The Column of Lasting Insignificance: May 19, 2007
A Few Notes About the Village Square
In the beginning was a sign in the window of the Eleven Arts Bookshop in Sheridan Square. I had been in New York for one week, had been wandering around the Village and had asked Sam Kramer: “If Greenwich Village is so famous for its Bohemians, why doesn’t it have a proper newspaper?” (TheVillager, in my view, being exactly right for little old ladies). Said Sam: “Why don’t you start one?”
The bookstore sign aroused about a dozen enthusiasts, among them a pretty chick named Cindy Lee, none of whom had any money. It was about a year later in the back room of Julius’ that Ed and Dan (whom I’d met at one of Cindy’s parties) told me that they’d raised a few thousand bucks and were going to launch the then-unnamed Voice. (Mailer provided the name after we’d all mulled over endless lists of banal titles).
In the summer of 1955 we sat around in the office above Sutter’s bakeshop on Greenwich Avenue constructing and painting an office notice board, planning features, checking out the work potential of numerous volunteers (two out of every three wanted to write a column). The office, formerly an apartment, had a shower and bed in the back and an occasional homeless volunteer would sleep there overnight. A pity the bed couldn’t write its memoirs.
Jerry Tallmer, who’d been working for The Nation, and myself (who’d spent my first New York year at Pageant magazine) were the only ones with newspaper experience at this time, so much of the early writing fell to us and friends of Jerry’s. I bitterly resented some of Mailer’s ideas which seemed so impractical and unprofessional (in retrospect, of course, they seem so much less so) and we fought a good deal. Mostly over Mailer’s post-deadline arrivals with overlong columns that he wouldn’t allow to be changed by so much as a comma. In Mailer’s documentation of those early days, Advertisements for Myself (Putnam) my name is not mentioned.
The first office employee, Florence Ettenberg, was a small, brown-eyed, dark-haired refugee from the uptown scene: Park Avenue where she lived with her parents who displayed initial skepticism about this sudden involvement with “beatniks”. Her boy friend was even more disapproving. It was Florence in her role of secretary, salesman, receptionist, and Girl Friday who sold our first ad: one inch ($4.20), bought by the Willow, a ceramic shop on West 4th Street.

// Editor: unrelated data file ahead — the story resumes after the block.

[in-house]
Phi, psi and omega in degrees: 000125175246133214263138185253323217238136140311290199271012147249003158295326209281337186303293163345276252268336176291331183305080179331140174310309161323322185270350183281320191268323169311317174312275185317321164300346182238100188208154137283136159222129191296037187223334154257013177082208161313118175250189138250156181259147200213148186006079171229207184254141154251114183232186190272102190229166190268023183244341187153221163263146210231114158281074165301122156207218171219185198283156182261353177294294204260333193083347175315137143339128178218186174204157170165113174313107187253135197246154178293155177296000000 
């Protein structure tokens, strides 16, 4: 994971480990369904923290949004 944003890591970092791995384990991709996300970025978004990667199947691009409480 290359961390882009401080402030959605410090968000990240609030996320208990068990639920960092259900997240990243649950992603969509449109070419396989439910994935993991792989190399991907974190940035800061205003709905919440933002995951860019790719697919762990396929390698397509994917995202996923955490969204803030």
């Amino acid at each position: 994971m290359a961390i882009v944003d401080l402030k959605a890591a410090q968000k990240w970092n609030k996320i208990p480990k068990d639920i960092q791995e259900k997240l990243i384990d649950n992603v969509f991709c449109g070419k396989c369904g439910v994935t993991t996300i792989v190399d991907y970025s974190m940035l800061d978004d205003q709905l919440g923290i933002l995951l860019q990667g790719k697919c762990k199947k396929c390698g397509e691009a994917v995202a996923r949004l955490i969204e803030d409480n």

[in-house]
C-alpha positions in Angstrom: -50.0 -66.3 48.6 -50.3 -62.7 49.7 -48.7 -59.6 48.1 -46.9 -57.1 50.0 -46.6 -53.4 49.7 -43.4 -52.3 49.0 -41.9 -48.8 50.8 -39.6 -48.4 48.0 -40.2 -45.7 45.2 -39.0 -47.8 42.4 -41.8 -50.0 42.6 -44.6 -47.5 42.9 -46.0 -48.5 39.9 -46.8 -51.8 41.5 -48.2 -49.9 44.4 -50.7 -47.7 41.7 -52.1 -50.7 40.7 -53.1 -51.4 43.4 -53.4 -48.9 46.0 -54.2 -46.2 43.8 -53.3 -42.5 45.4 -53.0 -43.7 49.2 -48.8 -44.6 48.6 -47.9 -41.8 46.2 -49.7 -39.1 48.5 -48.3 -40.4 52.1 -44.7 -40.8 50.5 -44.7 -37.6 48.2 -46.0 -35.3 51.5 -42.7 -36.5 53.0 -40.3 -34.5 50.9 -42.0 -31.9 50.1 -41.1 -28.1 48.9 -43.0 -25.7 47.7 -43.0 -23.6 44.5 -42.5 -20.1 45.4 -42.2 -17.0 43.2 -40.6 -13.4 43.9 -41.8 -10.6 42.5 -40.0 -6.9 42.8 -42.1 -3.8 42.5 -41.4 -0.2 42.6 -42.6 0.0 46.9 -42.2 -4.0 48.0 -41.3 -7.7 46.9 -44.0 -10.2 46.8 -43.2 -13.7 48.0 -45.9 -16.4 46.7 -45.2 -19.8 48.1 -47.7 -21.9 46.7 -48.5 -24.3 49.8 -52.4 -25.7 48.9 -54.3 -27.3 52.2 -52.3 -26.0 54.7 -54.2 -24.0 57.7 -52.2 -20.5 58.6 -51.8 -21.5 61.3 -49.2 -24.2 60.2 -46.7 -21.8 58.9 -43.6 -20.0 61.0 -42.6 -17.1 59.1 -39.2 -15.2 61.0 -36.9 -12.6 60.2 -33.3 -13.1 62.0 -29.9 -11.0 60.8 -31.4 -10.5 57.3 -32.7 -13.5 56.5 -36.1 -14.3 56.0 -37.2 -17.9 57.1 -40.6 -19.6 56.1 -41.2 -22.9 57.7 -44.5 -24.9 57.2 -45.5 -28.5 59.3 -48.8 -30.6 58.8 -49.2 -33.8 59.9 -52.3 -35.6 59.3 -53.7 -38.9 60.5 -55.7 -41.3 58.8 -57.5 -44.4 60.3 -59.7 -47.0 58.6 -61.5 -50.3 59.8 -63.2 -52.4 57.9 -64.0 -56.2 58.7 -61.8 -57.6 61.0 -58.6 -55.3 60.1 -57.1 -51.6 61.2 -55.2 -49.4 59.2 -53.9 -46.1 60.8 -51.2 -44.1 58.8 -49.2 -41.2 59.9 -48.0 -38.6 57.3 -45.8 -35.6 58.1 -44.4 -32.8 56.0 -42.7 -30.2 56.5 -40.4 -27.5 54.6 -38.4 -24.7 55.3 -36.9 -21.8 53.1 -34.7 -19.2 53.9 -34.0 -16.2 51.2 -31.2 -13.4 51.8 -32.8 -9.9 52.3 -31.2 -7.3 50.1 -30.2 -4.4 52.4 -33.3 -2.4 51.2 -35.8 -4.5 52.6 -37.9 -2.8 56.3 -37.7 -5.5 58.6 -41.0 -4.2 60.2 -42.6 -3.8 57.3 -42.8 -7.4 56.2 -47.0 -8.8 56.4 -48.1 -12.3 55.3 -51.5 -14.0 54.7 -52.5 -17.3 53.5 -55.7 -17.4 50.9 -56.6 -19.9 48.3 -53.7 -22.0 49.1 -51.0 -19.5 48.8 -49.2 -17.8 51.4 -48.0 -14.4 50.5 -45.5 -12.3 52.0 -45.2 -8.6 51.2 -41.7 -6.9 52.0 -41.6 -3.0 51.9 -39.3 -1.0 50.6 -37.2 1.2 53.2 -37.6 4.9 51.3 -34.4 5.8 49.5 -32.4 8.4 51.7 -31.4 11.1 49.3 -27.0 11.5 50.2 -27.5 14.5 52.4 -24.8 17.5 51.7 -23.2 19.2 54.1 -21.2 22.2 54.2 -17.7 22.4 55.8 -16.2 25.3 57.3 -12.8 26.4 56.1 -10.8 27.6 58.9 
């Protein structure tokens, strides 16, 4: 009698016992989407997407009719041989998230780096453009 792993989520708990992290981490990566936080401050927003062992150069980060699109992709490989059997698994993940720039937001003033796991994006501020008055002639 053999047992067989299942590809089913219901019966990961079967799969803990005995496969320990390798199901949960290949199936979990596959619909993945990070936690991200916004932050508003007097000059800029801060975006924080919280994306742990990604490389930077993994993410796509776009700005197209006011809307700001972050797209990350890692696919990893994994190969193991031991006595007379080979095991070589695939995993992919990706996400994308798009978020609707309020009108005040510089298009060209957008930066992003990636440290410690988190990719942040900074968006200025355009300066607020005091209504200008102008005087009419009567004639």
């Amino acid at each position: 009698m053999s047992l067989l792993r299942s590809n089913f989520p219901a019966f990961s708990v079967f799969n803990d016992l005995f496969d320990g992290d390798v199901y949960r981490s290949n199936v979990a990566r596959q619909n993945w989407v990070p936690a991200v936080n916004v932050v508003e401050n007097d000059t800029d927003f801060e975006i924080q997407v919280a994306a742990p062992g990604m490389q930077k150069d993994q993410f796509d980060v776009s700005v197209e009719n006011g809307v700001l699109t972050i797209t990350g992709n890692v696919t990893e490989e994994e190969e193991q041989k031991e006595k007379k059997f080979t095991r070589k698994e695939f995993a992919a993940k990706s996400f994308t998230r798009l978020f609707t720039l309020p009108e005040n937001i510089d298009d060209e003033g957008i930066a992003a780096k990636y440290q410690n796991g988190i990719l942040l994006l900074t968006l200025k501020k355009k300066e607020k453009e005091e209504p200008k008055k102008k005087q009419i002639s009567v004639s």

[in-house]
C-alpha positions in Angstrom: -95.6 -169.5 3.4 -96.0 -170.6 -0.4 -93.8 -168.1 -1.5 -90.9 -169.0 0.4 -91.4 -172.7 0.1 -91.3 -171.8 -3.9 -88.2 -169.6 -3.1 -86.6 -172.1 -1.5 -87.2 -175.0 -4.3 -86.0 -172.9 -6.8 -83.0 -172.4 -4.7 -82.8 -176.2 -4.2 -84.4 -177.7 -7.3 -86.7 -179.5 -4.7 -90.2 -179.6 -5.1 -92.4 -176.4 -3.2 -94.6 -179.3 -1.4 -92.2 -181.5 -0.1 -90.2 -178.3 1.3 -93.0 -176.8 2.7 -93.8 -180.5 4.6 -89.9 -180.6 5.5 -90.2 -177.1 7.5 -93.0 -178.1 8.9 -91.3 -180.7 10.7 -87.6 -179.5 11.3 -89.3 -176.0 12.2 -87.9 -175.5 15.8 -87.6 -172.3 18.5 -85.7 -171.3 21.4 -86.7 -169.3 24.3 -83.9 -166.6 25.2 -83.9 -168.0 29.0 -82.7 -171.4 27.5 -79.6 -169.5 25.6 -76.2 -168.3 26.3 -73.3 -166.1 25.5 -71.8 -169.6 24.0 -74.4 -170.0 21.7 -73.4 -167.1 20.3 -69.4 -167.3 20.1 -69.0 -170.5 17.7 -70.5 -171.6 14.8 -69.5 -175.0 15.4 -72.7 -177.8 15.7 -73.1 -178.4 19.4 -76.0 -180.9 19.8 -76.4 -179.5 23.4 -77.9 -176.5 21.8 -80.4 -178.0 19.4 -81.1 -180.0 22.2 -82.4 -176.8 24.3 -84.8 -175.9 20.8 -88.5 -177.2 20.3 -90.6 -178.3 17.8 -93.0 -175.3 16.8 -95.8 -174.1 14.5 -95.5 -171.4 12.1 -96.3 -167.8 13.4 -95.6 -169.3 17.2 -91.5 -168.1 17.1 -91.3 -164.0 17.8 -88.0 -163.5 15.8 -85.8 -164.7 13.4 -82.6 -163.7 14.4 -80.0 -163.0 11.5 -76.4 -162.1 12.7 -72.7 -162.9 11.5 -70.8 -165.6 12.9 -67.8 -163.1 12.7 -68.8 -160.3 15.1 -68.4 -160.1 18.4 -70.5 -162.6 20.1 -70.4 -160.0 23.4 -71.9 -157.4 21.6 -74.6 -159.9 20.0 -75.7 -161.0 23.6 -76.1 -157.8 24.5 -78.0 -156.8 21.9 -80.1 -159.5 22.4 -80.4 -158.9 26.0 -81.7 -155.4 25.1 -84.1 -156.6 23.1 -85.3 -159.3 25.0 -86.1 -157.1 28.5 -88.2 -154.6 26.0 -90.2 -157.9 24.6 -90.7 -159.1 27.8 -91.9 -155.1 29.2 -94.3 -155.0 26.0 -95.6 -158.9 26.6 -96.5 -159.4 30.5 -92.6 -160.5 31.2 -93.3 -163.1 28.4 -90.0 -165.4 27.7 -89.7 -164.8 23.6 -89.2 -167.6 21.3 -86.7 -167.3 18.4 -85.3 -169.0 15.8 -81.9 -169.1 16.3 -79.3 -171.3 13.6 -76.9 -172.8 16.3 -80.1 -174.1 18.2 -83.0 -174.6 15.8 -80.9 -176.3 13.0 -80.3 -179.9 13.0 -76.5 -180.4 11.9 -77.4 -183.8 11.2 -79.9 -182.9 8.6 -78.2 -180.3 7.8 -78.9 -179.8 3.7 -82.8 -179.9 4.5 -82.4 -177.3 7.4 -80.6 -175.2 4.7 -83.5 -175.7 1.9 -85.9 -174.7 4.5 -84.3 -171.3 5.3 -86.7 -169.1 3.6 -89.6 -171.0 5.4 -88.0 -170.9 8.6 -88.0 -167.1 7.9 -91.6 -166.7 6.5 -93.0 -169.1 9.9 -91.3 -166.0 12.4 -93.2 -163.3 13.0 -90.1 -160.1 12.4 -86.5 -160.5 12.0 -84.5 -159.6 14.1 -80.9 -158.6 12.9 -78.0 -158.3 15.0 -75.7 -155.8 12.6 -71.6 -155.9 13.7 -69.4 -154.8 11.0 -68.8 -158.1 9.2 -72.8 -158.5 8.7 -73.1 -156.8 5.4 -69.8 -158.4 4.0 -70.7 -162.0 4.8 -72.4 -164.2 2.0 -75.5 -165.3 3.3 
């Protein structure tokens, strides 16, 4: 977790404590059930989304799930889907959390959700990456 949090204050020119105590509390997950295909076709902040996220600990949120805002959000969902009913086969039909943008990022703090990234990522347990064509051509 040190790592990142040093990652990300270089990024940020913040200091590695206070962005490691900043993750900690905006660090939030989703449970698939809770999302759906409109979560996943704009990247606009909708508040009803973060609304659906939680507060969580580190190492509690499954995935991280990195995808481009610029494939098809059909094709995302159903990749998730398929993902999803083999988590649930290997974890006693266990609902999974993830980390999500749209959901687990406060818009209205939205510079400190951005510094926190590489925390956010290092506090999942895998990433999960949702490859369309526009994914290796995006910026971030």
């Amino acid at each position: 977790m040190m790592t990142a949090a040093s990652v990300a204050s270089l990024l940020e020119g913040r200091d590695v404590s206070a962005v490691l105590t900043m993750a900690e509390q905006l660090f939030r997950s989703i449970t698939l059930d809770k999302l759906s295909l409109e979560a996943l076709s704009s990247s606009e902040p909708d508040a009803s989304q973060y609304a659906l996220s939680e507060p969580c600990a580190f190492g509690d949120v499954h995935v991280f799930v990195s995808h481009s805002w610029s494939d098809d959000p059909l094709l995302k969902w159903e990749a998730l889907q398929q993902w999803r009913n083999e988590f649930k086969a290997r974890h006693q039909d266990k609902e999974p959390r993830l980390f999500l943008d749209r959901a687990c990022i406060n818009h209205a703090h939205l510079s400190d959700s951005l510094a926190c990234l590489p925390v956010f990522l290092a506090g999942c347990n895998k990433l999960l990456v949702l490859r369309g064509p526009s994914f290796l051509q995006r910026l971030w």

Issue number one, in October 1955, brought congratulations — including the gift of a potted plant — and rumors that we were communist. However the rumors began (and a story on the folksingers in the square might have helped), they were assiduously promoted by our rival’s advertising salesmen and this made the battle harder than it might have been.
In the early days this column (which I planned as a kind of naive investigation of things everybody takes for granted) carried no byline. Its pre-publication title, The Village Idiot, was badly received so The Village Square was chosen as a triple pun, and at least partly as an antidote to all the hipness coming from Mailer.
The first column was about Lower East Side artist Ray Johnson and the peculiar collages he called moticos. Number two was about Larry Maxwell, a Villager whose hobby was buying one share at a time of whatever generous companies gave quarterly stockholders’ luncheons. Around column number four I began to put my name on it. This is column number 499.
When the Voice started to attract a little attention uptown, I had the idea that Village politics was a detriment to circulation and so for several weeks the Voice experimented with split-run editions in which the uptown version carried more general stories, including a column called Oliver Johnson’s Village. One of Oliver’s early columns (my pseudonym) was written from the top of the Washington Square Arch where I found about a score of tennis balls.
In the nine and a half years since, this weekly column has dealt with a thousand different subjects. The columns I used to enjoy writing the most — the essay type — seemed to be less popular than a listing of some of the offbeat eccentricities I have come across, obscure publications I had read, esoteric organizations promoting unpopular causes, etc. This kind of column, through pressure of mail, eventually came to pop up about every month. The Village Square has been written from and about Sweden, France, Tangiers, London, Spain, Hong Kong, Japan, Mexico, India, Turkey, Greece, Canada, and many parts of the United States, usually while I was working on a travel book.
This column has been carried by two San Francisco papers, one Philadelphia weekly and a paper in Paris, all now defunct. It is also carried by Chicago’s Near North News, Australia’s OZ magazine and the Toronto Daily Star. It still appears weekly in Tokyo’s Mainichi Daily News and the Los Angeles Free Press in addition to the Voice. Only the Voice pays me for it. My relationship with the Voice, in which the column operates as an independent state, has varied from close involvement to armed warfare and is currently amicable.
Out of nearly 500 columns only four have been rejected outright: dealing with Jehovah’s Witnesses, bidets, a guest column by Paul Krassner, and a love letter I misguidedly addressed to some girl. Because The Village Square has appeared weekly since the Voice’s first issue there’s a tendency to associate its author too closely with the paper itself. I am not informed of Voice policy, have no influence with the paper’s management, and do not see mail sent to the paper unless it is addressed to me personally.
Six months later I left the paper to edit New York’s first ”underground,” the East Village Other.
the Village Square, #499 (July 8, 1965)
John Wilcock is currently visiting Alaska.